Agriculture faces several challenges to keep up with feeding the growing population

October 29, 2012
  • Jeff Semler
Jeff Semler

What are the biggest challenges to agriculture today? I get asked that question a lot and I find that while the orders of the answer change, the primary answers don’t.

When I say the order, I mean the order of importance.

For instance, a few years ago when the building boom was in full swing, urban sprawl would have been much higher on the list in the Mid-Atlantic region than it is today. That is not to say the urban sprawl is still not a concern. At last glance, they aren’t making any more land, and for some reason, prime farm land is also prime development land.

As I have said before, a house, apartment building or shopping center is the last crop a piece of land will ever grow.

There have been acres and acres of great farmland swallowed up in the four-state area just in my lifetime. Do not get me wrong, I understand why people want to live here and only some of us were fortunate enough to be born here.

It is not only the direct loss of land that is a concern, but is the fact that agriculture is pushed on to marginal land. This can drive up production costs, reduce productivity and have a negative environmental impact or some combination of the three.

Another challenge for agriculture is the world population is more than seven billion and is headed to nine billion by 2050. How are we going to feed these additional mouths?

This will be especially challenging as restraints are put on production practices because of political or environmental reasons. When I say constraints, I do not mean it to be negative. Sometimes caution is a good idea, but sometimes it can be silly or criminal. And when I say criminal, I mean when rulers are willing to allow their people to starve because of their own greed and need for power.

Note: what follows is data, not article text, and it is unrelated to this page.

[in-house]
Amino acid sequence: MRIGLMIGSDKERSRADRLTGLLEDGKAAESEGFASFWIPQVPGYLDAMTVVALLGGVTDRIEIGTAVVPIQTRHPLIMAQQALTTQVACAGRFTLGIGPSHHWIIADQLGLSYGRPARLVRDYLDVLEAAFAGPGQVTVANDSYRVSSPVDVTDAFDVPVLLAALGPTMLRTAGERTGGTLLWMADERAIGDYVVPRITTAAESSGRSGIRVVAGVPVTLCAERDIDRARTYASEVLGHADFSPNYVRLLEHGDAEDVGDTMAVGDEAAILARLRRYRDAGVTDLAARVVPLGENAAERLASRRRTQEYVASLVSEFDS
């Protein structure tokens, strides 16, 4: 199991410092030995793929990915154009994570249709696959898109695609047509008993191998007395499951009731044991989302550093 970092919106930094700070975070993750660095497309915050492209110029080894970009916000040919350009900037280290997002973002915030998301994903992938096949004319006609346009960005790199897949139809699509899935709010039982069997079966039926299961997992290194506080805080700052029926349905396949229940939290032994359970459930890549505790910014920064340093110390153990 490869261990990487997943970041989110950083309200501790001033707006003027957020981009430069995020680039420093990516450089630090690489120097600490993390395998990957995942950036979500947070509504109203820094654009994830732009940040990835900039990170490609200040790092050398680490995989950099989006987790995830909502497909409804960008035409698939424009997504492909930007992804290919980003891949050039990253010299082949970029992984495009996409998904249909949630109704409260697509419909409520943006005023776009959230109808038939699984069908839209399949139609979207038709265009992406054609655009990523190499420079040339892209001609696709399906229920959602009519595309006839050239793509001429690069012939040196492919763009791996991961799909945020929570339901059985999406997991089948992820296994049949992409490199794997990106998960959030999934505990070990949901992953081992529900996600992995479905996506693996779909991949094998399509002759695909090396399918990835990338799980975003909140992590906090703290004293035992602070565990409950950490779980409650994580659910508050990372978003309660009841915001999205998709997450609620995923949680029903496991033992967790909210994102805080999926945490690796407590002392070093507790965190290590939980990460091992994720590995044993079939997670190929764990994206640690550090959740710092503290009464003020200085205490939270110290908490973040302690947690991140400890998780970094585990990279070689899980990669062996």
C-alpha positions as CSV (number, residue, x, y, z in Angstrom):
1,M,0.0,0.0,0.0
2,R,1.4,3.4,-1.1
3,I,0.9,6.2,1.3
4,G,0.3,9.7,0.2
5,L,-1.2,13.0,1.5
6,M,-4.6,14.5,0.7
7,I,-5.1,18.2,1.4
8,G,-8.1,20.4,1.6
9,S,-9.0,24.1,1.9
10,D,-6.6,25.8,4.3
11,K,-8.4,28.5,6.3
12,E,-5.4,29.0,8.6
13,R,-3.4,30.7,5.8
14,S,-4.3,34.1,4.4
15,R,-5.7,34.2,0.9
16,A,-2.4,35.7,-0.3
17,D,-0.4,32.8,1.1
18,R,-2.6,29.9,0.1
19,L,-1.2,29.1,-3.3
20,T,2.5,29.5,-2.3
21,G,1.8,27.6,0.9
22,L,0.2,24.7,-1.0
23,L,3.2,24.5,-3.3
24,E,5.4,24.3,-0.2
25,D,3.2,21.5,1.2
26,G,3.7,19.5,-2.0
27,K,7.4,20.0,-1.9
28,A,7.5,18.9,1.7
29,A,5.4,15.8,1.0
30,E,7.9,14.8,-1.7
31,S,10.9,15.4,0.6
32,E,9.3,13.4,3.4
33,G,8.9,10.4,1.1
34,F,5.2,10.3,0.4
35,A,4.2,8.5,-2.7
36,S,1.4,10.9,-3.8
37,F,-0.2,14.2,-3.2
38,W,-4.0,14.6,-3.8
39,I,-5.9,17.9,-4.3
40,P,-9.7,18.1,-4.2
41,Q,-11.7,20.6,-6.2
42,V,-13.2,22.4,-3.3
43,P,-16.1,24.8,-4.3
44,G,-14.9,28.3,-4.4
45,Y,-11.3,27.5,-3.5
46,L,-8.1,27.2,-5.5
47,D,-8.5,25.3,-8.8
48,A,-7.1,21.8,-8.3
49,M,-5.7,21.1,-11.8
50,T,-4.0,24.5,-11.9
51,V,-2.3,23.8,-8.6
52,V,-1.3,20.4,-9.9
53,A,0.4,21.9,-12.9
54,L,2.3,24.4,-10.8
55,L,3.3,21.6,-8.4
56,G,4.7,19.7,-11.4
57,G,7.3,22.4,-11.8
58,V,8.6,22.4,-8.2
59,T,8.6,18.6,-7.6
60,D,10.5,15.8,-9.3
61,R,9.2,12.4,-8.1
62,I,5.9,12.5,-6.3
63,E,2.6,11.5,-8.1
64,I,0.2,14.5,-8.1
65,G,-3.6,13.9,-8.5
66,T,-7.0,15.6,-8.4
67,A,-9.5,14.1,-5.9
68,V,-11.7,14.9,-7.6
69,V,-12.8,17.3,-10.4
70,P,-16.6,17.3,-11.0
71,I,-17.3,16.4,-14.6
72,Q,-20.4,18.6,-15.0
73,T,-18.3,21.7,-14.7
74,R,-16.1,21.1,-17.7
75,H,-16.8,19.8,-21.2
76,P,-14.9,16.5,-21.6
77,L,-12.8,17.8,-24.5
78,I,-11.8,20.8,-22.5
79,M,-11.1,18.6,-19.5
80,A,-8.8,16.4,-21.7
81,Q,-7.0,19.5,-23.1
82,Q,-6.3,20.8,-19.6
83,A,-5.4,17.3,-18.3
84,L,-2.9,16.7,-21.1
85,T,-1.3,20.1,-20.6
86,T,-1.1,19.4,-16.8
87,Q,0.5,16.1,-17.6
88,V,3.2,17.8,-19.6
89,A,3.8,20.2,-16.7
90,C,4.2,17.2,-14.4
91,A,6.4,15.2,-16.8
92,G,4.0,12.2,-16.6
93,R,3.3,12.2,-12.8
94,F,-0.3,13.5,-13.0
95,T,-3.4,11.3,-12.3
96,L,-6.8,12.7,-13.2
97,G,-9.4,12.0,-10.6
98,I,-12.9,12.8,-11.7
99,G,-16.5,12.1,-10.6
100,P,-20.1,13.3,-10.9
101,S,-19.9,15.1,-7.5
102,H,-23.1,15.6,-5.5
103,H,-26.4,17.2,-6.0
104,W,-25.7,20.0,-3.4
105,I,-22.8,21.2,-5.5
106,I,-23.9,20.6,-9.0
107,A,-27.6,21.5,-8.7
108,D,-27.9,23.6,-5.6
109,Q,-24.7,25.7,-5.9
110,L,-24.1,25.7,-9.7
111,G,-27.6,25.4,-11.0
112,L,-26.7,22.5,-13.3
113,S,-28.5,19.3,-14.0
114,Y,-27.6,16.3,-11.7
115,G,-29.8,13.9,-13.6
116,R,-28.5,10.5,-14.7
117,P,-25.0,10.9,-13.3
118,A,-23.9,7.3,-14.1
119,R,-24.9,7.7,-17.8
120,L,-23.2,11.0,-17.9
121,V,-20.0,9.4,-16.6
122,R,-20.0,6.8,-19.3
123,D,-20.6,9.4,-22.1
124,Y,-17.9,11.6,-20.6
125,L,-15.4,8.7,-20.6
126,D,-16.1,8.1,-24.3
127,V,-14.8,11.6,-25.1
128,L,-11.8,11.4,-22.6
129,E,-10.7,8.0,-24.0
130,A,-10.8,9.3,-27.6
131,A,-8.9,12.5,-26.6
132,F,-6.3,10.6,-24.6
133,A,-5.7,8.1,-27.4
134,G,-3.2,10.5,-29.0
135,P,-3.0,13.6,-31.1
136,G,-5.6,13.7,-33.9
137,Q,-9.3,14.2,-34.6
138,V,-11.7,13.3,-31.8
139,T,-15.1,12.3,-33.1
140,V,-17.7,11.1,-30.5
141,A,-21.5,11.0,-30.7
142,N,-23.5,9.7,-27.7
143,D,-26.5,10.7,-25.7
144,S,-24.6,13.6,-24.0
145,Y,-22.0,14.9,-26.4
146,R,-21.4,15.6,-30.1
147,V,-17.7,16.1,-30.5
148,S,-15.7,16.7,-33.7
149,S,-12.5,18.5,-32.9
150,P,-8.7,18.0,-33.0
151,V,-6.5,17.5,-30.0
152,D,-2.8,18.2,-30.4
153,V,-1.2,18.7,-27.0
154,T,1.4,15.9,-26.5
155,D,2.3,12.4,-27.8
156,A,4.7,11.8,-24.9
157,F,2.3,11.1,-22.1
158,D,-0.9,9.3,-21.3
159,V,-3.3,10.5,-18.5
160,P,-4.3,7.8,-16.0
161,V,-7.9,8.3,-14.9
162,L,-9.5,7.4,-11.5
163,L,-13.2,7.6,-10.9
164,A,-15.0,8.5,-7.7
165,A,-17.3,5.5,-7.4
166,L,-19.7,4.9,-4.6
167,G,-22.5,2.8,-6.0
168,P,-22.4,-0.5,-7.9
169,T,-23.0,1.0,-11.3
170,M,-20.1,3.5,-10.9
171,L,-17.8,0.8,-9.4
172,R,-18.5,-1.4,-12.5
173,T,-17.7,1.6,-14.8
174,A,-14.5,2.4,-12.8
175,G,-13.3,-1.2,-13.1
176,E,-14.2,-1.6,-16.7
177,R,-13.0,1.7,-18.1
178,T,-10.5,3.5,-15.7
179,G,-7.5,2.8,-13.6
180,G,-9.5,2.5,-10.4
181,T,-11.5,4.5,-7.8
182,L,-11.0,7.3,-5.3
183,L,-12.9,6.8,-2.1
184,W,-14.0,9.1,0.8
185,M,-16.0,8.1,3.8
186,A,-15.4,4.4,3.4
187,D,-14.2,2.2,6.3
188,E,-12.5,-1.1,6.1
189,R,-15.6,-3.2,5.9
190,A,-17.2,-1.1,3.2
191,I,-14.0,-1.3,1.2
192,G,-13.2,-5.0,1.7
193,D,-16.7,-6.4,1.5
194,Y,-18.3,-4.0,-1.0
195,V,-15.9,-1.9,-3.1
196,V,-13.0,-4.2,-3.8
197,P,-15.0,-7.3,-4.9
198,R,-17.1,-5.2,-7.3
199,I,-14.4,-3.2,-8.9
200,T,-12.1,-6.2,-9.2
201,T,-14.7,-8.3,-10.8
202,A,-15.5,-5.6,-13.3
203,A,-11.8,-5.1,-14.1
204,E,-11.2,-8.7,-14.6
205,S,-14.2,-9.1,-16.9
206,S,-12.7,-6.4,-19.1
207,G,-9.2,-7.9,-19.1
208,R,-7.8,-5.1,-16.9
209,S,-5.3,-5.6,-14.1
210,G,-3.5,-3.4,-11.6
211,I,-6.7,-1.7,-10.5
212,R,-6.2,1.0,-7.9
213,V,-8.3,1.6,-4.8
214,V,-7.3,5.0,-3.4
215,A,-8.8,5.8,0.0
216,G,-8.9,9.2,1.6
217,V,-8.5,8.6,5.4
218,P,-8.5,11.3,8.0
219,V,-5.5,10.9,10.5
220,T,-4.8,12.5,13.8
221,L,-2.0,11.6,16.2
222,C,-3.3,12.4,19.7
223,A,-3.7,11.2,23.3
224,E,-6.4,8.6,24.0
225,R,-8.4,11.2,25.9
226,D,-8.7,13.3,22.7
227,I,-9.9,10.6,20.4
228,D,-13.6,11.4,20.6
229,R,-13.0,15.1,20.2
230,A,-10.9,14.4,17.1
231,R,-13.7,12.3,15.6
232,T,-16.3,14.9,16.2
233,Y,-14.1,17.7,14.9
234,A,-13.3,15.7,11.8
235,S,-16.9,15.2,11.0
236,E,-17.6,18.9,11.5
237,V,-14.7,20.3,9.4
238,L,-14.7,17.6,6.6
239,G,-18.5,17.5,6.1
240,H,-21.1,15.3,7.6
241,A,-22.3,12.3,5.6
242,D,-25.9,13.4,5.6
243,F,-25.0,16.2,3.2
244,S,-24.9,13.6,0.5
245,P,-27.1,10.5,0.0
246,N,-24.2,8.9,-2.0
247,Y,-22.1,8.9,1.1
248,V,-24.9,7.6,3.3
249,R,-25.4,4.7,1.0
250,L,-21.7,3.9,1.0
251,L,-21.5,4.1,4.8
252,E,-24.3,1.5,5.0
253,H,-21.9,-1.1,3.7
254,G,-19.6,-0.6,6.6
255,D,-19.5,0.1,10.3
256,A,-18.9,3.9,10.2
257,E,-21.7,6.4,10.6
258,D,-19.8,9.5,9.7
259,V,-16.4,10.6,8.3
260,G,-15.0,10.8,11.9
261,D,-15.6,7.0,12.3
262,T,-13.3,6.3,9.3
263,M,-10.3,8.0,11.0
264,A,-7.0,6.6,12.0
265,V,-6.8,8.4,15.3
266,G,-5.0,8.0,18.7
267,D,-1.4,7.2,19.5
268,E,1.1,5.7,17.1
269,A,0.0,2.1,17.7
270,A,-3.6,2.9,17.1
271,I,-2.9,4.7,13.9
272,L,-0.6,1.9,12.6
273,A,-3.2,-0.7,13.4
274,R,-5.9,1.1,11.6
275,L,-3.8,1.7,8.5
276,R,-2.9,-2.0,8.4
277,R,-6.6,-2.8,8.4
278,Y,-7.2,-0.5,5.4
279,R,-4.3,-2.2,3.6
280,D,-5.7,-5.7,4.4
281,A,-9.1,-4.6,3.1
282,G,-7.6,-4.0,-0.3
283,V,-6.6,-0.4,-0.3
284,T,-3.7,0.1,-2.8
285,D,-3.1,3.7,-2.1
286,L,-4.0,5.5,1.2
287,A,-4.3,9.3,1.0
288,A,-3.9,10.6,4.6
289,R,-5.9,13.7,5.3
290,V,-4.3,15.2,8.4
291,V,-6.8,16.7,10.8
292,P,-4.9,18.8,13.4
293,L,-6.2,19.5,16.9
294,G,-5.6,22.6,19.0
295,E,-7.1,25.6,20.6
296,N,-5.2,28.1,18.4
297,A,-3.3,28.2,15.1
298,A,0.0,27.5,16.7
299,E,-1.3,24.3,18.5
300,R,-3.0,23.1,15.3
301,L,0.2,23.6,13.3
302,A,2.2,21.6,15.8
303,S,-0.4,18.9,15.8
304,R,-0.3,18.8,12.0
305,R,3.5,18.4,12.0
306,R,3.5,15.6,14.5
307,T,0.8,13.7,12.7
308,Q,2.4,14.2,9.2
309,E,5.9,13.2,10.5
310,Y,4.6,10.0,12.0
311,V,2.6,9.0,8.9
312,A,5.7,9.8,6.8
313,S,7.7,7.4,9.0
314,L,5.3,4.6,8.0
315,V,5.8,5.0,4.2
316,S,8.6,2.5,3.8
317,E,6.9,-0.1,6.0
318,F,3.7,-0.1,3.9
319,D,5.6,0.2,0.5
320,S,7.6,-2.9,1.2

The last two challenges I will address today are intertwined a bit. We all have heard that farmers are getting older and that the on-farm population is shrinking. This brings me to our challenge of not enough young people entering the agricultural field.

While yes, I am concerned that young people are not returning to the farm.

I am equally concerned that young people are not going into the areas of agricultural science. Yes, our veterinary schools are full, but many are not headed into food animal agriculture, but into pet medicine.

Folks, pets do not feed the world. Before you hit send on the email, I am a pet lover and believe in quality medical care for my animals.

However, that quality care also needs to extend into the barnyard and research centers.

We need young people to fill the agriculture schools and start solving real problems. Feeding the world is more important than selling derivatives.

Yet the major threat I see to agriculture is illiteracy.

No I do not mean people cannot read — what I mean is people are illiterate when it comes to agriculture and its related issues.
The average American is three to four generations removed from the farm and has no idea what it takes to make a living farming.

Yet these same people want to dictate farming practices through either regulation or law. That would be like me walking into Volvo/Mack Trucks and telling them how they should manufacture their engines. I might think they should design and build an engine that would be zero emissions or that they should be able to manufacture these engines using half of the inputs used a decade ago.

While these might be laudable goals and might even be goals Volvo itself has set, it is not my place to attempt to dictate Volvo/Mack manufacturing practices.

So my suggestion is get to know a farmer. You will probably develop a better appreciation for agriculture and you might go from uninformed to championing agriculture.

Or perhaps, you might choose a career in the agricultural sciences.

Jeff Semler is an Extension educator, specializing in agriculture and natural resources, for the University of Maryland Extension. He is based in Washington County. He can be reached at 301-791-1404, ext. 25, or by email at

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